Al Bohl is a great friend of Tarzan, Edgar Rice Burroughs, and all of the ERB fan groups. His documentary Tarzan, Lord of the Louisiana Jungle, which he produced with his daughter Allison Bohl, (and which you can buy here) tells the story of the filming of the first Tarzan film in Louisiana. Check out the trailer:
Now comes an article from the New Orleans Times Picayune that tells the story and cites Al extensively.
When a movie uses the word “legend” in the title, in most cases it’s little more than hyperbole. But that’s not necessarily the case for Warner Bros.’ “The Legend of Tarzan.”When it swung into theaters this past weekend – racking up a respectable $45 million in the process — it marked at least the 50th time Edgar Rice Burroughs’ famous character has graced the silver screen, which should easily qualify as legendary in most peoples’ book.
What’s more, that legend started in Louisiana.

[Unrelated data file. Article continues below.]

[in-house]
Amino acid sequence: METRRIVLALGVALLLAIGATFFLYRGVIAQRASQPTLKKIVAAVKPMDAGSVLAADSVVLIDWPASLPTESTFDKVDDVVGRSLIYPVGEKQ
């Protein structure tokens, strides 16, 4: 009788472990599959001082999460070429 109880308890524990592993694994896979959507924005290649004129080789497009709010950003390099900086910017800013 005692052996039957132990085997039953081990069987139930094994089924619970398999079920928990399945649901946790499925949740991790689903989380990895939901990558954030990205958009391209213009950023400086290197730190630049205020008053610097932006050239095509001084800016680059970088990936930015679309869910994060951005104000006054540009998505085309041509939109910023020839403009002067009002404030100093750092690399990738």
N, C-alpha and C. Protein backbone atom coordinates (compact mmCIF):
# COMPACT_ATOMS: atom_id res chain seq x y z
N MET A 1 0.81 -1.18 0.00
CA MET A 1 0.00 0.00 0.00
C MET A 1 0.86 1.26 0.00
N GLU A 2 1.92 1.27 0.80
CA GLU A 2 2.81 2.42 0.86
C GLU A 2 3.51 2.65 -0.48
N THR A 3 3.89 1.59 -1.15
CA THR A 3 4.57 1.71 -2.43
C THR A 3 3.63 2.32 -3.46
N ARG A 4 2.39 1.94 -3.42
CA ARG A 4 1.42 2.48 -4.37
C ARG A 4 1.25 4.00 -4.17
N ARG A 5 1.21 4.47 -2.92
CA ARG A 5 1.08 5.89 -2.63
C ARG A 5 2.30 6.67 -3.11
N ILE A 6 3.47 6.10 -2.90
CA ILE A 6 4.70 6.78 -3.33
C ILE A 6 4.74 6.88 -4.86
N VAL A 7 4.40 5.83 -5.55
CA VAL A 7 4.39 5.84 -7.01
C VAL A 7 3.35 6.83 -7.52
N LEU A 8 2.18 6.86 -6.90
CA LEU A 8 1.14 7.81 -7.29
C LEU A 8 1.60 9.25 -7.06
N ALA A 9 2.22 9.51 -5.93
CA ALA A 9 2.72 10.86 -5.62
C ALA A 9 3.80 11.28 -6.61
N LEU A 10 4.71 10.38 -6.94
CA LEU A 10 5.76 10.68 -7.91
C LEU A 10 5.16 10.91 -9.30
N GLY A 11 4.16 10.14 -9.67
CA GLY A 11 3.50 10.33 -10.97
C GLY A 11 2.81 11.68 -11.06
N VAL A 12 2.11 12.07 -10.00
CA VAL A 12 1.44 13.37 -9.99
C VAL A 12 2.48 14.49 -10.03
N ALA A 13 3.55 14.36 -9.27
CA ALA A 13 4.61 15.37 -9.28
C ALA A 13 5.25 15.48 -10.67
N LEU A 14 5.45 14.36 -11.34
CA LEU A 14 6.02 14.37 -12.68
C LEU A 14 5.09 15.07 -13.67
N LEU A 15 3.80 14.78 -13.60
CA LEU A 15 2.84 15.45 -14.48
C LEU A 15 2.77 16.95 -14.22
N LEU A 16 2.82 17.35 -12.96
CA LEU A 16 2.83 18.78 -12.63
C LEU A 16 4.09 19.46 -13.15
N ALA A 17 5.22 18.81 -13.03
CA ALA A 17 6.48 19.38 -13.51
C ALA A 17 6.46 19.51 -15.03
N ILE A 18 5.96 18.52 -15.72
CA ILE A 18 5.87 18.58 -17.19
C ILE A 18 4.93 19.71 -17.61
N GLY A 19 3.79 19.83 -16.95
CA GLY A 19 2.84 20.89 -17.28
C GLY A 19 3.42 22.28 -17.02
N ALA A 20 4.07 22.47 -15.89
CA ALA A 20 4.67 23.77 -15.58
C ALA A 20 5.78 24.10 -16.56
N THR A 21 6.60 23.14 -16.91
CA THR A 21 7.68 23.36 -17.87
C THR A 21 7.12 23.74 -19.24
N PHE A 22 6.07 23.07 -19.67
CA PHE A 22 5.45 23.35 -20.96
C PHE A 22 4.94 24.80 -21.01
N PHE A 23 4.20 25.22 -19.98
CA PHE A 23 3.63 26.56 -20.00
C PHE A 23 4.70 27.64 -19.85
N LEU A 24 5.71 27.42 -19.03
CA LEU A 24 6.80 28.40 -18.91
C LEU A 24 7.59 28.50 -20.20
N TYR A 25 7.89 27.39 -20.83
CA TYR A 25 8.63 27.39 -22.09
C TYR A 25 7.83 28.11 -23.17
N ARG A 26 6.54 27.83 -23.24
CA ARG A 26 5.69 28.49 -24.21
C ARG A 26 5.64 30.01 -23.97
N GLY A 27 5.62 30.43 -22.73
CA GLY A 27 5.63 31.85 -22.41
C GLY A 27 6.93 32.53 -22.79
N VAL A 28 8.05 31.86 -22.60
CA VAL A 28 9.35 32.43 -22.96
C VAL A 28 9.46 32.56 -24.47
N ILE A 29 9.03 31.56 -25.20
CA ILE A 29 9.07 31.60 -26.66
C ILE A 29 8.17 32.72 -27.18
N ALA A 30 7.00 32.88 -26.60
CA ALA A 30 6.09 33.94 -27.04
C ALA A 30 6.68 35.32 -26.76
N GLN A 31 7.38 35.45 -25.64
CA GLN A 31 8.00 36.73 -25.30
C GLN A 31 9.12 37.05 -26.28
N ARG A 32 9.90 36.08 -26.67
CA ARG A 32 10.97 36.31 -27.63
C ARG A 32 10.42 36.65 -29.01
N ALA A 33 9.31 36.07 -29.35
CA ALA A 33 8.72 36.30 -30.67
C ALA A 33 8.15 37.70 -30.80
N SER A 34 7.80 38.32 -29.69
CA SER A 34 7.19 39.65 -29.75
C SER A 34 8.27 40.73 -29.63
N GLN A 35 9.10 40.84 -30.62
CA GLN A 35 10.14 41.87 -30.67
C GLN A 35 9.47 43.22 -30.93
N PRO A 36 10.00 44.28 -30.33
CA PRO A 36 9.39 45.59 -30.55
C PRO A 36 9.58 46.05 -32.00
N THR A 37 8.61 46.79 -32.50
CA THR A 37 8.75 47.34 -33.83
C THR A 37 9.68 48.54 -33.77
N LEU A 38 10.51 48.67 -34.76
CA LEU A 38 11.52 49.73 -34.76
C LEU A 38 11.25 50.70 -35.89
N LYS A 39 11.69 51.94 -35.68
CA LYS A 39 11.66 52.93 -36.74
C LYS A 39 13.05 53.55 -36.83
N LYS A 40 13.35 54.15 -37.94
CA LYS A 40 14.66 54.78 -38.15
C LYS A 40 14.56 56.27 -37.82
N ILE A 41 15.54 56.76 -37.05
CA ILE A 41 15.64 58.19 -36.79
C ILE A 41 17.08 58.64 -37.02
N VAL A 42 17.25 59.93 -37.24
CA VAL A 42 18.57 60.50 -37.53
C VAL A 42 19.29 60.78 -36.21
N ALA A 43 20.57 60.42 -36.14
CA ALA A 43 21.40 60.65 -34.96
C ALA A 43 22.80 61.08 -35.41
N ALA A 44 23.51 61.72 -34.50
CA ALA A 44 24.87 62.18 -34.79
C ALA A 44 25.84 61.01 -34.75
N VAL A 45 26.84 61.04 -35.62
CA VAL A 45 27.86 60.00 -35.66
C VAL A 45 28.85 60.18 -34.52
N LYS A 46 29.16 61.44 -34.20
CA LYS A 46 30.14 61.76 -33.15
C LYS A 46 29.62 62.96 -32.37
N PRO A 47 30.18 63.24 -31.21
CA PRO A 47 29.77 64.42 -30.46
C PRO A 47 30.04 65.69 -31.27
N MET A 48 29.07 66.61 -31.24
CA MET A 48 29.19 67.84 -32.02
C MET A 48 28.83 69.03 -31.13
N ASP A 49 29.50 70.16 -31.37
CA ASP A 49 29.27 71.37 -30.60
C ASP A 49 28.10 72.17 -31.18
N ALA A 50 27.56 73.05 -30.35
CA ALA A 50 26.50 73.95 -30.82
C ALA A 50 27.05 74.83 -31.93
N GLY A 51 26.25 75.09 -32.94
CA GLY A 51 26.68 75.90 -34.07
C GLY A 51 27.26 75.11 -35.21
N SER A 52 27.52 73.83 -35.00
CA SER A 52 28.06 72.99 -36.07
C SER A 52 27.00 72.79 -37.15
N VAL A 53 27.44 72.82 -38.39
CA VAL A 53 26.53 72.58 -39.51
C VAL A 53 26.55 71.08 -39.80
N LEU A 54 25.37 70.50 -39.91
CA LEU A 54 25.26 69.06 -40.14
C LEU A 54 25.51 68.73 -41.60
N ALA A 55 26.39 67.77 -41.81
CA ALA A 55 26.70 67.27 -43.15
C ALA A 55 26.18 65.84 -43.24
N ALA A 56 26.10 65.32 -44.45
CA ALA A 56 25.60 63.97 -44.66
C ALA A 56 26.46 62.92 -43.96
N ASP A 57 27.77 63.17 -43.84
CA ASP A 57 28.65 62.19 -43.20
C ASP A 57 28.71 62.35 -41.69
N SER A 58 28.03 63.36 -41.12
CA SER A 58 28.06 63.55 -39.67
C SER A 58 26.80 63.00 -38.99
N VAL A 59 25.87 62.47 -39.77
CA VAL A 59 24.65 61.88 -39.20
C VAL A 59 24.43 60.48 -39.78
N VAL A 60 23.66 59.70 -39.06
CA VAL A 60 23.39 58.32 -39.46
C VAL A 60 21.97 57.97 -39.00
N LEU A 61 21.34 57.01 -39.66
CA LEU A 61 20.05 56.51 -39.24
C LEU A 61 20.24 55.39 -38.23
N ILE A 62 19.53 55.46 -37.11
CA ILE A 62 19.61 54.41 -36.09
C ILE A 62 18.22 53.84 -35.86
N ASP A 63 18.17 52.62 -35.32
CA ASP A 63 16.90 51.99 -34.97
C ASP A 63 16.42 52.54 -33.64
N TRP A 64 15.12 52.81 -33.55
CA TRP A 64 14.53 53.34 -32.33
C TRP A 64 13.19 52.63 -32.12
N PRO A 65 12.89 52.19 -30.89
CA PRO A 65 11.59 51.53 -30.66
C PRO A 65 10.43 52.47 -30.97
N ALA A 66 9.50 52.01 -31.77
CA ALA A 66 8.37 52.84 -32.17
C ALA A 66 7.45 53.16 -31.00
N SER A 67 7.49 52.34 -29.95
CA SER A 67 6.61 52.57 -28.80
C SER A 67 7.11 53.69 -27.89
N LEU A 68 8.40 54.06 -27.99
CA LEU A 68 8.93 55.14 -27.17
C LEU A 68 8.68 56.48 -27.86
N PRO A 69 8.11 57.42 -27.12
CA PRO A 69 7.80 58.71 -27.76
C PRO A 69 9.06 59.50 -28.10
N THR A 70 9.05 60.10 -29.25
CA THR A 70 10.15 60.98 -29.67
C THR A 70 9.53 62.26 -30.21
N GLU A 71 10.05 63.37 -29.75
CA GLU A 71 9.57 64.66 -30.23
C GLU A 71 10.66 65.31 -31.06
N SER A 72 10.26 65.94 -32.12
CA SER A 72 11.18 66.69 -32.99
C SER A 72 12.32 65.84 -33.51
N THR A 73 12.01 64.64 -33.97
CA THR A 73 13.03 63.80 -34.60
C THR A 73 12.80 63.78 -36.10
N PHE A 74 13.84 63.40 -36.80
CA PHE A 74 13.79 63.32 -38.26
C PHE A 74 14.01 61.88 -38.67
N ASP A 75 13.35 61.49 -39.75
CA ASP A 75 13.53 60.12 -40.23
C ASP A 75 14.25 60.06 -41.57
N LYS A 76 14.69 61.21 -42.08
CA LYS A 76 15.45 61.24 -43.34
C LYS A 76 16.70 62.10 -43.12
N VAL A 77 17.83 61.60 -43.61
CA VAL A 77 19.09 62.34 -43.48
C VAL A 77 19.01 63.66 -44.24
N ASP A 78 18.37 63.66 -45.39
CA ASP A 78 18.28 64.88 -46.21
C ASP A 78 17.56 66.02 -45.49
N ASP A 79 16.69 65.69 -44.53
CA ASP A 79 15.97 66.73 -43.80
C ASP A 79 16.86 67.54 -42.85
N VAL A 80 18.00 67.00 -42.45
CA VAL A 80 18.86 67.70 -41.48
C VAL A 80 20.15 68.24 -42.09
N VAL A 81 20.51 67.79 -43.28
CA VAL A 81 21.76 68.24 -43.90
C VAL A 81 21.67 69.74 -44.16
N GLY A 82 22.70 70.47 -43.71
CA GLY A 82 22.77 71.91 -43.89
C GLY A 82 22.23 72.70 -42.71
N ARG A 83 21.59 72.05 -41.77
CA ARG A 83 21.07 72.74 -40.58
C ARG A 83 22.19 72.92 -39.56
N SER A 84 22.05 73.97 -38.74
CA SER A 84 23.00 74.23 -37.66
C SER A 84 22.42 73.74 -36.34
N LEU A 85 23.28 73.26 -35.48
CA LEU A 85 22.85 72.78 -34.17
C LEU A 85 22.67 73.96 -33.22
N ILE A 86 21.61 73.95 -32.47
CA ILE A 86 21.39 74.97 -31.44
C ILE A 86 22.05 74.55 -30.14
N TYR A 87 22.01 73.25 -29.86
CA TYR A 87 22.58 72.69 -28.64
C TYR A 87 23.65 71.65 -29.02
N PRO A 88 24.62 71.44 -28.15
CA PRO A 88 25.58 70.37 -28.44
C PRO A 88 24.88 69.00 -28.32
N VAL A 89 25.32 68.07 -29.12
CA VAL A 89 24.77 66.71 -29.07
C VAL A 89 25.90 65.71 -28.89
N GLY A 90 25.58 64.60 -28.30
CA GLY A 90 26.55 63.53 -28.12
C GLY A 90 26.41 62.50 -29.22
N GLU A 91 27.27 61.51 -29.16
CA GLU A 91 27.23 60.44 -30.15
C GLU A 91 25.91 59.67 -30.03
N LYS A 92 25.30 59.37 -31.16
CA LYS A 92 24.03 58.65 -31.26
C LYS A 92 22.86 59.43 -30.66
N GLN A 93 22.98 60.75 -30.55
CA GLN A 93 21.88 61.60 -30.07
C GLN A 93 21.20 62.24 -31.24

More specifically, it began with “Tarzan of the Apes,” a silent film that landed in theaters in 1918 – just six years after the publication of Burroughs’ first “Tarzan” story – and which was shot 99 years ago this year in Morgan City. In so doing, it made Hollywood history, marking what is considered the first time a major feature film shot on location outside of California or New York.
Why Morgan City? “That’s what everybody seems to be interested in,” said filmmaker Al Bohl, who chronicled the making of the film in his 2012 documentary “Lord of the Louisiana Jungle,” which he produced with daughter Allison Bohl.